Nineteen-year-old University of Nottingham student Adam Cudworth
started his high-altitude balloon experiment (HABE) project in 2009 by buying a Canon A570 camera on eBay. The most recent iteration, HABE 5, integrated the microcontroller, a GPS unit, and a radio transmitter, all installed in an insulated, shock-resistant package. Cudworth hooked the box to a 2-m-diameter helium balloon and released it, following it by GPS up to its peak altitude of almost 21 miles, where it captured the images. When it fell to ground, he used the radio transmitter to recover the unit.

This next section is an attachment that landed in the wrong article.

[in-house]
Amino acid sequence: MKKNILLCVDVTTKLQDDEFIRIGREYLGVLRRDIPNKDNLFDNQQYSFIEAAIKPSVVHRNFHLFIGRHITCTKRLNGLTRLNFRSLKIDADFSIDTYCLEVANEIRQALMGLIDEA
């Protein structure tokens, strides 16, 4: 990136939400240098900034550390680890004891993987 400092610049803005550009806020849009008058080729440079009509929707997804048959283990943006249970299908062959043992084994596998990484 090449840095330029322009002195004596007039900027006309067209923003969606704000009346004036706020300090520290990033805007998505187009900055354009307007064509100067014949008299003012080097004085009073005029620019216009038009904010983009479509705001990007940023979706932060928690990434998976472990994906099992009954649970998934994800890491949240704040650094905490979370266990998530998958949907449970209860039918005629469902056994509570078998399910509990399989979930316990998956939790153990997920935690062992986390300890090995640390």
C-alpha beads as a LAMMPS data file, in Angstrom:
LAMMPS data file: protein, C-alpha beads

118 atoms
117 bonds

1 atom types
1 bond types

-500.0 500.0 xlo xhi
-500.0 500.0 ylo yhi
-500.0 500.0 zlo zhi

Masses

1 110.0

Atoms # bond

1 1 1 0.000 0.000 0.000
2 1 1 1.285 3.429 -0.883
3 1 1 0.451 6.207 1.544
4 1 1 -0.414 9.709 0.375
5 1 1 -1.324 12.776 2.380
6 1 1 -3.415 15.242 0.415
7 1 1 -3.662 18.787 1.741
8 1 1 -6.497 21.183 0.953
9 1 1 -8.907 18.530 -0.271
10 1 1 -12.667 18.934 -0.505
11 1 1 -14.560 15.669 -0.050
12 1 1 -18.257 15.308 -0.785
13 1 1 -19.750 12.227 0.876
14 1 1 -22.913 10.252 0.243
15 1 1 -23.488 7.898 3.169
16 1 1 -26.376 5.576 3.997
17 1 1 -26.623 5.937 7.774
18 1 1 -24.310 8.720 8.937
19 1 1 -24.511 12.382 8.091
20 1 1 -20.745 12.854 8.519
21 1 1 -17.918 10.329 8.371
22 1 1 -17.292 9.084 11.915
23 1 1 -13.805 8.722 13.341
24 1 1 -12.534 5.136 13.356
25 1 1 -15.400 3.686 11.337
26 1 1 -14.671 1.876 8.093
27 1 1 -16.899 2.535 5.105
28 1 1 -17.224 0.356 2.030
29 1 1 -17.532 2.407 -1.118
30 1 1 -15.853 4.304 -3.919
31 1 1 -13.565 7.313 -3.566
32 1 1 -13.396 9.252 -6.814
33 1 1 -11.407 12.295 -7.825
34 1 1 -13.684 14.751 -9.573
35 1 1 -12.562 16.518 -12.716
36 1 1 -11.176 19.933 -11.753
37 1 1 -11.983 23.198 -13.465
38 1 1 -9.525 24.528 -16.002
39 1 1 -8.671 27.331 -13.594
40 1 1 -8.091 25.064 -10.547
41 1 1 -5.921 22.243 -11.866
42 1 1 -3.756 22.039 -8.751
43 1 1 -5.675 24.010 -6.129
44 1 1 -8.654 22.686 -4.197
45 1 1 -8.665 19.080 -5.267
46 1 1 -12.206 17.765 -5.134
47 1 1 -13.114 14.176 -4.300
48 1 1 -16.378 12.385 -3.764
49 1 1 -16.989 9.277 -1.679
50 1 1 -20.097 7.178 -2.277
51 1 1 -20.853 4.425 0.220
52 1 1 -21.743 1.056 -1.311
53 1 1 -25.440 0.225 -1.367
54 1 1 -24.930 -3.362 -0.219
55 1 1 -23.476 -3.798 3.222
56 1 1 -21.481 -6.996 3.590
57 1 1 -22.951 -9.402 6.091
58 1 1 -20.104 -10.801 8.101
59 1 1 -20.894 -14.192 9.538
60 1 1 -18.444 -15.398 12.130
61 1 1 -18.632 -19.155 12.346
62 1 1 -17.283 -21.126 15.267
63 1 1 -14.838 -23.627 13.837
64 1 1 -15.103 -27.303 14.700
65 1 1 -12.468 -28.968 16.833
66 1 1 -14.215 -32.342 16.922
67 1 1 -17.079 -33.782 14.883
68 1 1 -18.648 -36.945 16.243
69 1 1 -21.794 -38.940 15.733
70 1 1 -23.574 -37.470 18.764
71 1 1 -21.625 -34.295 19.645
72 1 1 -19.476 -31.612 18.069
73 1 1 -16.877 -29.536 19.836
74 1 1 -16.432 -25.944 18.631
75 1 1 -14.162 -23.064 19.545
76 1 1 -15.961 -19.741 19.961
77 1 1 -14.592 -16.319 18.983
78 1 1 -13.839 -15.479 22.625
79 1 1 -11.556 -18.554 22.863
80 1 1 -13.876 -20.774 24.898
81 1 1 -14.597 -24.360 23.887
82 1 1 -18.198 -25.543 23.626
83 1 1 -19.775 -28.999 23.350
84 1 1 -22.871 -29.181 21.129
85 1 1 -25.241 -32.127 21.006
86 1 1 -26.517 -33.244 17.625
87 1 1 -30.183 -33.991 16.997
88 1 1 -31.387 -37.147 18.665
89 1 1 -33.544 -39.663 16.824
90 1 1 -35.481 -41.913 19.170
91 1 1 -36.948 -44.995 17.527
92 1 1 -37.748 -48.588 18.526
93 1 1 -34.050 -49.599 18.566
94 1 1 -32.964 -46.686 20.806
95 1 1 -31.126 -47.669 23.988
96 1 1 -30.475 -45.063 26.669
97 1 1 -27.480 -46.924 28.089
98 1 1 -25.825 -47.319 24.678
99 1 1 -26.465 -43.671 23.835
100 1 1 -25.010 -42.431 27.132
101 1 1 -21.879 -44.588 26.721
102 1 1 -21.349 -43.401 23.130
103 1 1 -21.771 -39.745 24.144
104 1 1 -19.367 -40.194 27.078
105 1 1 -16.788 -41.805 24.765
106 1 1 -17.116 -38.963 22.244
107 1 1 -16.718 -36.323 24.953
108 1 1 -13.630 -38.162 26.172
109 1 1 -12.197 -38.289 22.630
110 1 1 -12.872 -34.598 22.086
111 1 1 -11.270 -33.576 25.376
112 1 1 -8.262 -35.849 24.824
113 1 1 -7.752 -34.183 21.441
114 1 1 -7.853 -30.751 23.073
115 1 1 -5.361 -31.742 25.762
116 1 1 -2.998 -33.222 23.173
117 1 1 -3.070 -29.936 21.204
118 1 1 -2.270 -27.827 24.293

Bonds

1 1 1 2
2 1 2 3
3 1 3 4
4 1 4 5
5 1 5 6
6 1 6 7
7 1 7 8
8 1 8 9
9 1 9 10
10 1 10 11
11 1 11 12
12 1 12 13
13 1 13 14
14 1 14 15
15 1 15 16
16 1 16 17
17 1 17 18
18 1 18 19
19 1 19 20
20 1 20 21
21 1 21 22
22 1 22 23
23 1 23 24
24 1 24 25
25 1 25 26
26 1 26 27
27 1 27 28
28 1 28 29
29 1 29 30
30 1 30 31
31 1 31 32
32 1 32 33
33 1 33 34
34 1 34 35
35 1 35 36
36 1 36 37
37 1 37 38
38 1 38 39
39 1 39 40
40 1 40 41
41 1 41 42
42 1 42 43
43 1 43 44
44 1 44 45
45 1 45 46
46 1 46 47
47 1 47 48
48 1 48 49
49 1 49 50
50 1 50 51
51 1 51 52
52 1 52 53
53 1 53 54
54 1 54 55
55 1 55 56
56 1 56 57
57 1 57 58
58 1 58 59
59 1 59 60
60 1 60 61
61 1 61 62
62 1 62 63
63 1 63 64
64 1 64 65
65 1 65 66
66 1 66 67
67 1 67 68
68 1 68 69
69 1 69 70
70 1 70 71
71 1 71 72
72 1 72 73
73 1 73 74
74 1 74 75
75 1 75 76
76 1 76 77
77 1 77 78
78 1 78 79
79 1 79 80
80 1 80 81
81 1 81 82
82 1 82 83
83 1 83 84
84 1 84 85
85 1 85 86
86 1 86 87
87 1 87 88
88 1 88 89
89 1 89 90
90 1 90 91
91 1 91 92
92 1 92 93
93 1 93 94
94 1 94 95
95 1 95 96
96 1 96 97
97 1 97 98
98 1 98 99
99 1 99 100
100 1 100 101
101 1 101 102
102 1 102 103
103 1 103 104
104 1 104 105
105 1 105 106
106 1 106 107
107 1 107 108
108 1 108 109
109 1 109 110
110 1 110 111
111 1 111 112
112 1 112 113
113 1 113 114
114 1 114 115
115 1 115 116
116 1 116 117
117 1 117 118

The camera brought back an impressive set of images but Cudworth isn’t ready to stop there. He’s currently working on a high-altitude rocket booster designed to push the imager to an even greater height and a glider stage to allow controlled landing.
Cudworth is currently studying economics, but in terms of initiative and talent, he has a bright future in engineering. Sure, Steve Bible and the guys who built last year's ARISSat-1 amateur satellite
take the prize for most sophisticated space DIY, but for a kid more or less operating solo, this was pretty impressive.
What’s the most interesting DIY project you’ve ever done? Where did you get the idea? What was unique about it? What were the biggest challenges and what made you most proud?